Acceleration structures are one of the components at the heart of any ray tracer. Without algorithms to reduce the number of unnecessary ray intersection tests, tracing a single ray through a scene would take time linear in the number of primitives in the scene, since the ray would need to be tested against each primitive in turn to find the closest intersection. However, doing so is extremely wasteful in most scenes, since the ray passes nowhere near the vast majority of primitives. The goals of acceleration structures are to allow the quick, simultaneous rejection of groups of primitives and to order the search process so that nearby intersections are likely to be found first so that farther away ones can potentially be ignored.
Because ray–object intersections can account for the bulk of execution time in ray tracers, there has been a substantial amount of research into algorithms for ray intersection acceleration. We will not try to explore all of this work here but refer the interested reader to references in the “Further Reading” section at the end of this chapter and in particular Arvo and Kirk’s chapter in An Introduction to Ray Tracing (Glassner 1989a), which has a useful taxonomy for classifying different approaches to ray-tracing acceleration.
Broadly speaking, there are two main approaches to this problem: spatial subdivision and object subdivision. Spatial subdivision algorithms decompose 3D space into regions (e.g., by superimposing a grid of axis-aligned boxes on the scene) and record which primitives overlap which regions. In some algorithms, the regions may also be adaptively subdivided based on the number of primitives that overlap them. When a ray intersection needs to be found, the sequence of these regions that the ray passes through is computed and only the primitives in the overlapping regions are tested for intersection.
In contrast, object subdivision is based on progressively breaking the objects in the scene down into smaller sets of constituent objects. For example, a model of a room might be broken down into four walls, a ceiling, and a chair. If a ray doesn’t intersect the room’s bounding volume, then all of its primitives can be culled. Otherwise, the ray is tested against each of them. If it hits the chair’s bounding volume, for example, then it might be tested against each of its legs, the seat, and the back. Otherwise, the chair is culled.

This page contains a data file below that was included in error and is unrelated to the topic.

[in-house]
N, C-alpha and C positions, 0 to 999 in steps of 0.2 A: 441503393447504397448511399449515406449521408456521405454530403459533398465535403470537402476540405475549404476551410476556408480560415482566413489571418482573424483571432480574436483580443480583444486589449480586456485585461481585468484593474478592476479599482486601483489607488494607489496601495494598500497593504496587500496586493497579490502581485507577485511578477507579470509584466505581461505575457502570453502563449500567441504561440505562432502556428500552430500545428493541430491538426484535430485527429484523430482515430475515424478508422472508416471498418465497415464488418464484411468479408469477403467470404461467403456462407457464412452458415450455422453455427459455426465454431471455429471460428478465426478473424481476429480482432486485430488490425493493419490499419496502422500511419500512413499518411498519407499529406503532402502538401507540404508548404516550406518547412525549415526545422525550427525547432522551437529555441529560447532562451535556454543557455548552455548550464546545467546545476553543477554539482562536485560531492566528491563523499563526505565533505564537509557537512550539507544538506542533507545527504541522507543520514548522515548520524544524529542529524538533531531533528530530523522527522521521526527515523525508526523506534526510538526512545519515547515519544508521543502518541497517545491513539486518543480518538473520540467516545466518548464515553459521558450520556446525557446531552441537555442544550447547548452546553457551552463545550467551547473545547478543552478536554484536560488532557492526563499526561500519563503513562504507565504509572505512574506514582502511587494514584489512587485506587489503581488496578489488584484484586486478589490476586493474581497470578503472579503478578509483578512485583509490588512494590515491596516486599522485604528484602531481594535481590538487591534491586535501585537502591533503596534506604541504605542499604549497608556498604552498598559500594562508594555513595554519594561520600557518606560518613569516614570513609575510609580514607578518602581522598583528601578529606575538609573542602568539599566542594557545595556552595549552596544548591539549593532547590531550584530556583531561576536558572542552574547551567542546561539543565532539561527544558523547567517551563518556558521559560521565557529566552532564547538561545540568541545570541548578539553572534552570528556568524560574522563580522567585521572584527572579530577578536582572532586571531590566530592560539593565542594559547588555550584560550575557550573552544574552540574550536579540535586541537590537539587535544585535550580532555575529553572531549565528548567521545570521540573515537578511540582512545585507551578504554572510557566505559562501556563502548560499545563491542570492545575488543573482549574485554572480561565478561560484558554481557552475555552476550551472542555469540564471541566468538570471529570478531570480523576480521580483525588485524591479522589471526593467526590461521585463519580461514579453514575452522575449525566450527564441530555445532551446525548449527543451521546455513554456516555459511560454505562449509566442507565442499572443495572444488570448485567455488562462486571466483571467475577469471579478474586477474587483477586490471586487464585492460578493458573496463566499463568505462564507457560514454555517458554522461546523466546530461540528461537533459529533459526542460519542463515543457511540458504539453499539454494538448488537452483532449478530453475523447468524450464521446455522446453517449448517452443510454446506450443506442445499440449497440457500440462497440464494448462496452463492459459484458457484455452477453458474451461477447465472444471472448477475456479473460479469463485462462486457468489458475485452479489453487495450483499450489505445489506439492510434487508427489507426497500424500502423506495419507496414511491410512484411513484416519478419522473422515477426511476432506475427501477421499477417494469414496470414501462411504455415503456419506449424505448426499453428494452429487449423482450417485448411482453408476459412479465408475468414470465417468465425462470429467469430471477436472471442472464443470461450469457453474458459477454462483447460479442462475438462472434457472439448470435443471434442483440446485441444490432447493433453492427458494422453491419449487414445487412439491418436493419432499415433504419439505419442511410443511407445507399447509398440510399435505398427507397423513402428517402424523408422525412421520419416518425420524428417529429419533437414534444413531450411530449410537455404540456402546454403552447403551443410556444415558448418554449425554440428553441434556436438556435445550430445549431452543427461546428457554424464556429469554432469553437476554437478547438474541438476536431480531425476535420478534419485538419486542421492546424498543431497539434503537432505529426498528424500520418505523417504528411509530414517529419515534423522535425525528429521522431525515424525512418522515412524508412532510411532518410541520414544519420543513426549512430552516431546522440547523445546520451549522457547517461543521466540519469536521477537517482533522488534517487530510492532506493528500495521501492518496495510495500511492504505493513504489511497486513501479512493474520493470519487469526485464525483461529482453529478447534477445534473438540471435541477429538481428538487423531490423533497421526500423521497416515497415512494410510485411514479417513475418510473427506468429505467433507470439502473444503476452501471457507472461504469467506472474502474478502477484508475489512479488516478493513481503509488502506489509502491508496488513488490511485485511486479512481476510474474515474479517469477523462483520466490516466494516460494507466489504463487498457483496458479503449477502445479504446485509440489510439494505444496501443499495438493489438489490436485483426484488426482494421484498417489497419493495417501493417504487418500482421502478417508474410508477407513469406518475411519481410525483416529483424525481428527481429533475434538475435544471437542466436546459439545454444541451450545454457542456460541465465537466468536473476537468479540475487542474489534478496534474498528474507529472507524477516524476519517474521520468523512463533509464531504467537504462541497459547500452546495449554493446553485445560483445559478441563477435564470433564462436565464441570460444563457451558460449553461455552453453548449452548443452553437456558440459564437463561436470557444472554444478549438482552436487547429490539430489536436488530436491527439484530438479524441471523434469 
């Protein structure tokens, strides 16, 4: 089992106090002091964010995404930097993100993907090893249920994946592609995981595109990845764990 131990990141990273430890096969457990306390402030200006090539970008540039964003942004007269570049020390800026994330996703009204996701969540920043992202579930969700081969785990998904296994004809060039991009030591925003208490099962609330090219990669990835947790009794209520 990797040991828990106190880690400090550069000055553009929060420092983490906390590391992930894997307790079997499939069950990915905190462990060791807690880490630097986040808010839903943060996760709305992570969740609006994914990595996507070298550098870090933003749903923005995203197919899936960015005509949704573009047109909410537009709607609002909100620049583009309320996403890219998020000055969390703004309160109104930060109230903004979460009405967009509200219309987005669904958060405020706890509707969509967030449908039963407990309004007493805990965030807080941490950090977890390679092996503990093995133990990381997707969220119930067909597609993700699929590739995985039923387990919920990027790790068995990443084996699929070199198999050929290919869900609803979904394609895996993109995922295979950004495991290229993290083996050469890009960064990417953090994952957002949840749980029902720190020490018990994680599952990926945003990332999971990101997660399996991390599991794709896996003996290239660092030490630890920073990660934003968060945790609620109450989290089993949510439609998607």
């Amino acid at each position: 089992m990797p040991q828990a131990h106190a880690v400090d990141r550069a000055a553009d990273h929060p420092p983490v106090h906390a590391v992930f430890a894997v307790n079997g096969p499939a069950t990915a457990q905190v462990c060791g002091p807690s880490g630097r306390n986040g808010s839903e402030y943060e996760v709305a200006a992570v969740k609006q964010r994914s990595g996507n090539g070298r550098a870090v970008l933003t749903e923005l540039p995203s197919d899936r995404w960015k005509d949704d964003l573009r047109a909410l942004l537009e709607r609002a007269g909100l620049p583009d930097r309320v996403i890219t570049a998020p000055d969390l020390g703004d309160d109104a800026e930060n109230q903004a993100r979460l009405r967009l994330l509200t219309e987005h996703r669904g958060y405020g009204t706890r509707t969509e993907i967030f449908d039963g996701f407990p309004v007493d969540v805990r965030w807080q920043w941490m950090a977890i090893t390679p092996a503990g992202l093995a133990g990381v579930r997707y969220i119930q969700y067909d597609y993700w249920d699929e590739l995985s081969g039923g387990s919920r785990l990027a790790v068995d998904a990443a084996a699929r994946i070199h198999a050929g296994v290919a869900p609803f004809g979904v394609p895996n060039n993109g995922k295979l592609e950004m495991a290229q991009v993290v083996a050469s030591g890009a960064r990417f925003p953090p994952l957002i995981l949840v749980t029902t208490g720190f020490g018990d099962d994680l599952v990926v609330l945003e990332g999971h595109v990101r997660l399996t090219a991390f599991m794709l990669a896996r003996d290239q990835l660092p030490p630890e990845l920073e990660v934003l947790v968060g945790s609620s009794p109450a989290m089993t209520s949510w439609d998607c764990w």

Both of these approaches have been quite successful at solving the general problem of ray intersection computational requirements; there’s no fundamental reason to prefer one over the other. The KdTreeAccel in this chapter is based on the spatial subdivision approach, and the BVHAccel is based on object subdivision.
The Aggregate class provides an interface for grouping multiple Primitive objects together. Because Aggregates themselves implement the Primitive interface, no special support is required elsewhere in pbrt for intersection acceleration. Integrators can be written as if there was just a single Primitive in the scene, checking for intersections without needing to be concerned about how they’re actually found. Furthermore, by implementing acceleration in this way, it is easy to experiment with new acceleration techniques by simply adding a new Aggregate primitive to pbrt.
Like TransformedPrimitives do, the implementation of the Aggregate intersection methods leave the SurfaceInteraction::primitive pointer set to the primitive that the ray actually hit, not the aggregate that holds the primitive. Because pbrt uses this pointer to obtain information about the primitive being hit (its reflection and emission properties), the GetAreaLight(), GetMaterial(), and ComputeScatteringFunctions() methods of Aggregates should never be called, so the implementations of those methods (not shown here) issue a run-time error.